If there’s one thing the handful of longtime MT.Net readers know it’s that there’s never been a dead horse that I didn’t love to beat! In this case, I’m returning again to the topic of dependent verification services such as those offered by AON Hewitt. My employer is changing health plans and as a part of the transition employees are being asked to go through the dependent verification process.
This is my second go-round with this process and it makes as little sense the second time around as it did the first. The verification firms tout fraud rates of up to 15% as justification for employers to hire the firm. Some research I’ve found online suggests that verification process costs the employer about $21 per employee.
Employers take note: the cost to your employees should also taken to account. The verification process is an anxiety-ridden exercise that does not engender trust in one’s employer. Under threat of terminating their health benefits, you are asking your employees to gather their sensitive and confidential personal documents and scan, fax, or mail them to a third party: the verification service.
Physical records that are mailed to Aon Hewitt are destroyed onsite in their secured facility. Digital information will remain on their system due to the ongoing process for new hires and qualifying events that begins January 1, 2013.
Note also that there is no apparent end-date to this electronic storage. There is no pledge from AON Hewitt to erase all digital copies of your information once the verification process is complete.
The other interesting thing here is this statement:
Aon Hewitt’s Dependent Verification Solutions system has never had a security breach, nor have they experienced any instances of identity theft during their course of business.
I believe this statement is either outdated or misleading. While AON Hewitt’s Dependent Verification Solutions may not have had a security breach, news reports suggest that AON Hewitt itself did have a security breach in June of 2013, and perhaps more than one breach. From the databreaches.net website:
The Bank of Tokyo-Mitsubishi recently notified some employees that their names and Social Security numbers had been erroneously emailed by their vendor AON Hewitt to another client of AON Hewitt. The email error occurred on August 2 and employees were notified on September 3. Although the risk analysis indicated a very low risk of misuse, the bank required AON Hewitt to offer those affected free credit monitoring services for one year.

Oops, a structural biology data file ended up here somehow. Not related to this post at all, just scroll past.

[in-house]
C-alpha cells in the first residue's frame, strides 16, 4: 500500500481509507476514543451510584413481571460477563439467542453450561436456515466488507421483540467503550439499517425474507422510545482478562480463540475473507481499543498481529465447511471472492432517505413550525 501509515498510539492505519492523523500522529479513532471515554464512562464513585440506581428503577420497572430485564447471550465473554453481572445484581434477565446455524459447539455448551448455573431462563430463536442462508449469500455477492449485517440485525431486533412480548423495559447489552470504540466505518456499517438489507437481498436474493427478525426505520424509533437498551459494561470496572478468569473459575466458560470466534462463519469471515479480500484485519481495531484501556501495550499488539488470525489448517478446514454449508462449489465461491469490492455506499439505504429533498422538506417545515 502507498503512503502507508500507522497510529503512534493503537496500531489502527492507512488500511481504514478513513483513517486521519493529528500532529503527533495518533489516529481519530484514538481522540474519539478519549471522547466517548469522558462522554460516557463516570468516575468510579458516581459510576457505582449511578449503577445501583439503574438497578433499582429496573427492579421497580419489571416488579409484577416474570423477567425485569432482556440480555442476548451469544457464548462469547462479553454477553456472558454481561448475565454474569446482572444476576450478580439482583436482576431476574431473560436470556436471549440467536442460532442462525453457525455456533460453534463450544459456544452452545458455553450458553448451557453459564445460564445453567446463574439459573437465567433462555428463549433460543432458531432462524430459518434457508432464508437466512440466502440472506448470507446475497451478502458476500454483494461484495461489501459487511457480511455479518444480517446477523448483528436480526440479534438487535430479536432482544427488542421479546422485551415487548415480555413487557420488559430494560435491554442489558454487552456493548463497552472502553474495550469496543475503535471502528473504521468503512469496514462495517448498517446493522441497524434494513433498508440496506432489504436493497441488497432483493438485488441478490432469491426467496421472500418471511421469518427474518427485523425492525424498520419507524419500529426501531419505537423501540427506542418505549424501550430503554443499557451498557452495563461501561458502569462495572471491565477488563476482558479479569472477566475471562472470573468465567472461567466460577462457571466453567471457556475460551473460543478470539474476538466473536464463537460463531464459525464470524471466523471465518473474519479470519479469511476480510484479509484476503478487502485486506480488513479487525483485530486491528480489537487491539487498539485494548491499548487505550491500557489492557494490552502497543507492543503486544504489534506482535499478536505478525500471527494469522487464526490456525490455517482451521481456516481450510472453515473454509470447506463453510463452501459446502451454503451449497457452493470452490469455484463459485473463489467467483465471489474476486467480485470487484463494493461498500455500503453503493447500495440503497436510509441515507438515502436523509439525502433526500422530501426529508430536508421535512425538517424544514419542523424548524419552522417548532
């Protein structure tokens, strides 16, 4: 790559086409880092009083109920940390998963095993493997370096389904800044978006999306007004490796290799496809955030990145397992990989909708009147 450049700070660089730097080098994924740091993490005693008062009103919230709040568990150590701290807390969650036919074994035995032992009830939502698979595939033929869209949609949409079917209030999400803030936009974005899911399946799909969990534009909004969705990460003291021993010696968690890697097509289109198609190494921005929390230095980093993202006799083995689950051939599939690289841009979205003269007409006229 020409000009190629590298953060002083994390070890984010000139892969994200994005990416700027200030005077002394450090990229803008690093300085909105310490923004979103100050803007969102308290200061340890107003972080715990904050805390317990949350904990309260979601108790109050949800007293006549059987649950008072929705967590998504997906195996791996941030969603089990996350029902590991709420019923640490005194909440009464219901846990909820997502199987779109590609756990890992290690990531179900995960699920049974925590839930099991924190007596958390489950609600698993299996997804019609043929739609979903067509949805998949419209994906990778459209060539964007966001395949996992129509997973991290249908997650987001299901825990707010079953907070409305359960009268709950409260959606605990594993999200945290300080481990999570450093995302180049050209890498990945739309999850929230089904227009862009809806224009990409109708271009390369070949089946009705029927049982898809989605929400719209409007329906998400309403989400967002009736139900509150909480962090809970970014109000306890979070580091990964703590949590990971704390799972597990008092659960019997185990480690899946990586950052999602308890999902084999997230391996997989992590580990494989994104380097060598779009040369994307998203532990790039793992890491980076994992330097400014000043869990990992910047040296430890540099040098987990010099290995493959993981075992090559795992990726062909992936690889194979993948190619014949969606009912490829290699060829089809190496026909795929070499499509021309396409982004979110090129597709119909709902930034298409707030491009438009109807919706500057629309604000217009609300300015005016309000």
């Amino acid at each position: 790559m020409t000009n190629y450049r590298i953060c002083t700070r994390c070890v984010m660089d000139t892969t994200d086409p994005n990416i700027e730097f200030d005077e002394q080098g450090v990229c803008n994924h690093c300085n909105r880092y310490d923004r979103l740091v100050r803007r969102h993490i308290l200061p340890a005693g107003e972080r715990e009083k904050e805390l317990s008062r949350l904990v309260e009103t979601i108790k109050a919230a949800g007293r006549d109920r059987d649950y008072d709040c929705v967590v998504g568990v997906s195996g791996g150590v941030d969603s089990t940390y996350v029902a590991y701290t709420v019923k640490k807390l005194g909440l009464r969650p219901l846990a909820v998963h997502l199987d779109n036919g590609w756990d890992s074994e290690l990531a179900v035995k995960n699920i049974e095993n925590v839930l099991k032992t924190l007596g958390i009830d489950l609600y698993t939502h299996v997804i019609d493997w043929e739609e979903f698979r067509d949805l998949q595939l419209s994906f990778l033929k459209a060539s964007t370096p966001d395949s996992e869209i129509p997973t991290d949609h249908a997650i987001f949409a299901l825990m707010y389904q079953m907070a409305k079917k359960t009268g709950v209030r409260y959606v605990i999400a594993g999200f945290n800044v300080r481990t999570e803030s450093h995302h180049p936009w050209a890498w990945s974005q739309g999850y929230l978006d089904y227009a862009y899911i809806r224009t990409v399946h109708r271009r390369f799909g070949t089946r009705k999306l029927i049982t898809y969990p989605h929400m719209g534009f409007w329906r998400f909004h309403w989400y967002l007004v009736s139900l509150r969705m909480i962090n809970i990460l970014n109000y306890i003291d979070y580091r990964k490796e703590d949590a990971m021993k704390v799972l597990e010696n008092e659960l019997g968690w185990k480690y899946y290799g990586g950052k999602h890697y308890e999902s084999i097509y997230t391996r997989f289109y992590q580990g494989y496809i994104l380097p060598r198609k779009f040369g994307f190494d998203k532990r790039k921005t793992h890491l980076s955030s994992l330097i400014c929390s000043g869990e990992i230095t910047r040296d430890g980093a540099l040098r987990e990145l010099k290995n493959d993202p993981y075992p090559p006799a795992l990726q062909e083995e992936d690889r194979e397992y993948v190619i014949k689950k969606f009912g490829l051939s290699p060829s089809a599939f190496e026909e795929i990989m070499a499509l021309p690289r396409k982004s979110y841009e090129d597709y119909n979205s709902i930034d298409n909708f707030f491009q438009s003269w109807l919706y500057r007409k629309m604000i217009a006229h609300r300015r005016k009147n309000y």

This story ran in the Boston Globe:
Federal prosecutors in New Jersey have provided new details on how an international cybercrime ring broken up this week accessed some customer accounts at more than a dozen leading financial institutions and payroll services.
According to an amended complaint filed Thursday, the hackers used a number of unlawful means to obtain customer log-ins information to steal millions of dollars.
The government says no wider data breaches are alleged to have occurred.
Customer accounts were targeted at Aon Hewitt, Automated Data Processing Inc., Citibank, E-Trade, Electronic Payments Inc., Fundtech Holdings LLC, iPayment Inc., JPMorgan Chase Bank, Nordstrom Bank, PayPal, TD Ameritrade, TIAA-CREF, USAA, Veracity Payment Solutions Inc. and the payroll arm of the Department of Defense.
This news story is written in the vague terms that seem common to security breach announcements from financial firms. Financial firms shy away from security breach publicity as it makes their customers nerves. Well rightly so, I say! Their customers should be nervous about how their data is being protected (or not, as the case may be).
The other compromised banks and financial services providers were Aon Hewitt, Automated Data Processing Inc., Electronic Payments Inc., Fundtech Holdings, iPayment Inc., Nordstrom Bank, PayPal, TD Ameritrade Corp., the U.S. Defense Department’s Defense Finance and Accounting Service, TIAA-CREF, USAA and Veracity Payment Solutions Inc.
The Justice Department’s criminal complaint seems only to say that AON Hewitt was targeted. Fair enough.
The truth is that there are serious downsides to asking your employees to run this gauntlet. There are also few privacy protections that appear to be in place that might safeguard their personal information. The burden of gathering these records falls on the employee which includes time and fees. The threat of losing one’s healthcare coverage cause extreme anxiety. Also, what recourse do your employees have should their private information be mishandled?
Employers should ask themselves: do you really want to tell their employees you think they’re dishonest? And if your employees actually are dishonest, don’t you have bigger issues than your healthcare costs?